In the future, I believe that it is going to be a useful product for constructing a building, for example, in Japan. However, there are still strict construction regulations, so our new product has limited use, but we hope it will find general use in the construction industry. We believe that we can gain more market share in the field of main reinforcement bars.
That could be one of the applications we could think about, and we would like to expand and grow that product in the market.
Another thing that is also written in our IR materials is the large-diameter high-strength spring steel wire for cold forming (coiling), the ITW®. We believe that could grow and be expanded in the future. For example, in the vehicle industry, when they tried to shift to EVs, the cars tended to be heavy. We started production and sales of the large-diameter ITWⓇ (high strength spring steel wire) for cold forming, the world’s largest diameter level, which can withstand the weight of EVs (electric vehicles). At that moment, we started to sell it in China, but we have been spending about US＄8 million to be able to put in place a dedicated facility in the United States. Not only EVs, but in the United States, as you know, there are many heavy vehicles which use big springs. With this new large-diameter version of the ITW®, we believe that we can also expand our market share not only in EVs, but also other sectors of the large car market too.
One product you offer is the ULBONⓇ, a high strength shear reinforcement steel bar with which it is possible to realize design stress of twice the allowable stress of deformed bar steel materials, and four times the allowable stress in ultimate strength equations at the primary design stage. How were you able to achieve this?
We had induced heating (IH) technology since the inception of our company. We started to have our clients outsource their work to our company. We put in place certain facilities for IH, but since we started our company in 1946, even though we spent 10 years since that point, we somehow struggled to increase our sales.
At the time, a former executive team considered what kind of new products they could develop using free treatment. Then they started to work on developing a steel bar with shear reinforcement for PC together with a formerly nationalized Japanese railway company. That was the starting point. After the shinkansen bullet train started to utilize these kinds of products, we expected to increase our market share. However, after some time, it is not going as well as expected because the market started to shrink. We started to consider what we were going to do next.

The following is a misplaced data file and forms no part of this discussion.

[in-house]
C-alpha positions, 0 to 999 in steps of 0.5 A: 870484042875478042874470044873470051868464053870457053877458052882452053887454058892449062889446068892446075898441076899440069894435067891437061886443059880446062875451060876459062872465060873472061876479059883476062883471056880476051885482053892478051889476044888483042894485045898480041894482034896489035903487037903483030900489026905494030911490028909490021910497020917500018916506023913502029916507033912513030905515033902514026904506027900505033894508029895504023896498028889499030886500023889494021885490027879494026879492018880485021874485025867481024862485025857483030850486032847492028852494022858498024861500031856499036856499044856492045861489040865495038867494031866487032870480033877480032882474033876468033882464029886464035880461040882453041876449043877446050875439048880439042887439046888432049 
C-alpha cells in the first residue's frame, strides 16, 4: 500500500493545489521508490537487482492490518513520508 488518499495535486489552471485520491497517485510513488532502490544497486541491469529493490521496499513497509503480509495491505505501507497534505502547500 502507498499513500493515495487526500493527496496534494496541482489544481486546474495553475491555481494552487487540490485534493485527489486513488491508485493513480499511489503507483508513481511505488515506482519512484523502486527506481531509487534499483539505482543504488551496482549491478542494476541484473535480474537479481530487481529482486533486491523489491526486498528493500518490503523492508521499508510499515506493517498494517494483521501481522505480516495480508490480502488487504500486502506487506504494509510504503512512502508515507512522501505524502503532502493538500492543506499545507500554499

We had developed the steel bars in our company. However, when we tried to attach or adhere the steel bars to concrete, it was difficult because of adhesiveness issues, and at the time, our steel bars had a round shape that was slippery when we tried to adhere it to concrete. Then we decided to create a groove in the rounded surface of the bars. That is a processing technology we developed. Using that technology, we were successful in fully adhering the steel bar to concrete material. The product we developed is called ULBON®.
We started to consider what kind of applications we could expand into using this processing method. The product would most likely be used for concrete pile and concrete pole reinforcement.. As a result, we decided to expand the application of the product further, and we were successful in doing so. Next, we looked at utilizing materials for buildings too. Again, we worked together with several universities, and reached the conclusion that the product could also be utilized for shear reinforcement steel. Then we ended up developing ULBON® 1275.
On top of that, when we started that activity, a large earthquake occurred in Japan, and only the buildings using our steel material did not collapse. That was proof that we could achieve our aims, and we were successful in expanding our market share ourselves.
One of the biggest changes in the automotive industry is the change of materials to make cars lighter. We see aluminum being increasingly used, as well as types of resins such as CFRP. How are these changes in the automotive field impacting your business, and are there any other products or techniques that you are developing for these new demands?